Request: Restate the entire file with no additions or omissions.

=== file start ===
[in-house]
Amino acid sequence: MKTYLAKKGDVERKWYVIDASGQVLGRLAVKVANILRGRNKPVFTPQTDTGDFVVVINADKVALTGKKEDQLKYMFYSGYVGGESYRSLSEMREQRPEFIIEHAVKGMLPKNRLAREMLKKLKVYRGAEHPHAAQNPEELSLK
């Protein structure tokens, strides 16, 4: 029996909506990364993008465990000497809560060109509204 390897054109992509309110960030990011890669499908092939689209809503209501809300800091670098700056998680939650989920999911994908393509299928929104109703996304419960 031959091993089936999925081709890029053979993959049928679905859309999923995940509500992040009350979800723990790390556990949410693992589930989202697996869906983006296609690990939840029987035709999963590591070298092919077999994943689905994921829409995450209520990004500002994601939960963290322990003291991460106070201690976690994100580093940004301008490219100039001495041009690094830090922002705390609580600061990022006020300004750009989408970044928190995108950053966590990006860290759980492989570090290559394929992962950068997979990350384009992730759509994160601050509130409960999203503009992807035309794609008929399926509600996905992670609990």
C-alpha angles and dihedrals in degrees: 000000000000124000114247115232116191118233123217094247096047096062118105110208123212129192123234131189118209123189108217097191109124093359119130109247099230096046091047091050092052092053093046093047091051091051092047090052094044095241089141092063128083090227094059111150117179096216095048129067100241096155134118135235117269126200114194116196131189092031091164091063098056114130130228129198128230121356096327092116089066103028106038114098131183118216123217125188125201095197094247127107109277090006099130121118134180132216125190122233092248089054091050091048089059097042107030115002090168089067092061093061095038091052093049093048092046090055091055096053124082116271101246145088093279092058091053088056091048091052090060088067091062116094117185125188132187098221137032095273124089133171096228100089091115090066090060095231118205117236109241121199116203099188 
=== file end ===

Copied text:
[in-house]
Amino acid sequence: MKTYLAKKGDVERKWYVIDASGQVLGRLAVKVANILRGRNKPVFTPQTDTGDFVVVINADKVALTGKKEDQLKYMFYSGYVGGESYRSLSEMREQRPEFIIEHAVKGMLPKNRLAREMLKKLKVYRGAEHPHAAQNPEELSLK
């Protein structure tokens, strides 16, 4: 029996909506990364993008465990000497809560060109509204 390897054109992509309110960030990011890669499908092939689209809503209501809300800091670098700056998680939650989920999911994908393509299928929104109703996304419960 031959091993089936999925081709890029053979993959049928679905859309999923995940509500992040009350979800723990790390556990949410693992589930989202697996869906983006296609690990939840029987035709999963590591070298092919077999994943689905994921829409995450209520990004500002994601939960963290322990003291991460106070201690976690994100580093940004301008490219100039001495041009690094830090922002705390609580600061990022006020300004750009989408970044928190995108950053966590990006860290759980492989570090290559394929992962950068997979990350384009992730759509994160601050509130409960999203503009992807035309794609008929399926509600996905992670609990």
C-alpha angles and dihedrals in degrees: 000000000000124000114247115232116191118233123217094247096047096062118105110208123212129192123234131189118209123189108217097191109124093359119130109247099230096046091047091050092052092053093046093047091051091051092047090052094044095241089141092063128083090227094059111150117179096216095048129067100241096155134118135235117269126200114194116196131189092031091164091063098056114130130228129198128230121356096327092116089066103028106038114098131183118216123217125188125201095197094247127107109277090006099130121118134180132216125190122233092248089054091050091048089059097042107030115002090168089067092061093061095038091052093049093048092046090055091055096053124082116271101246145088093279092058091053088056091048091052090060088067091062116094117185125188132187098221137032095273124089133171096228100089091115090066090060095231118205117236109241121199116203099188 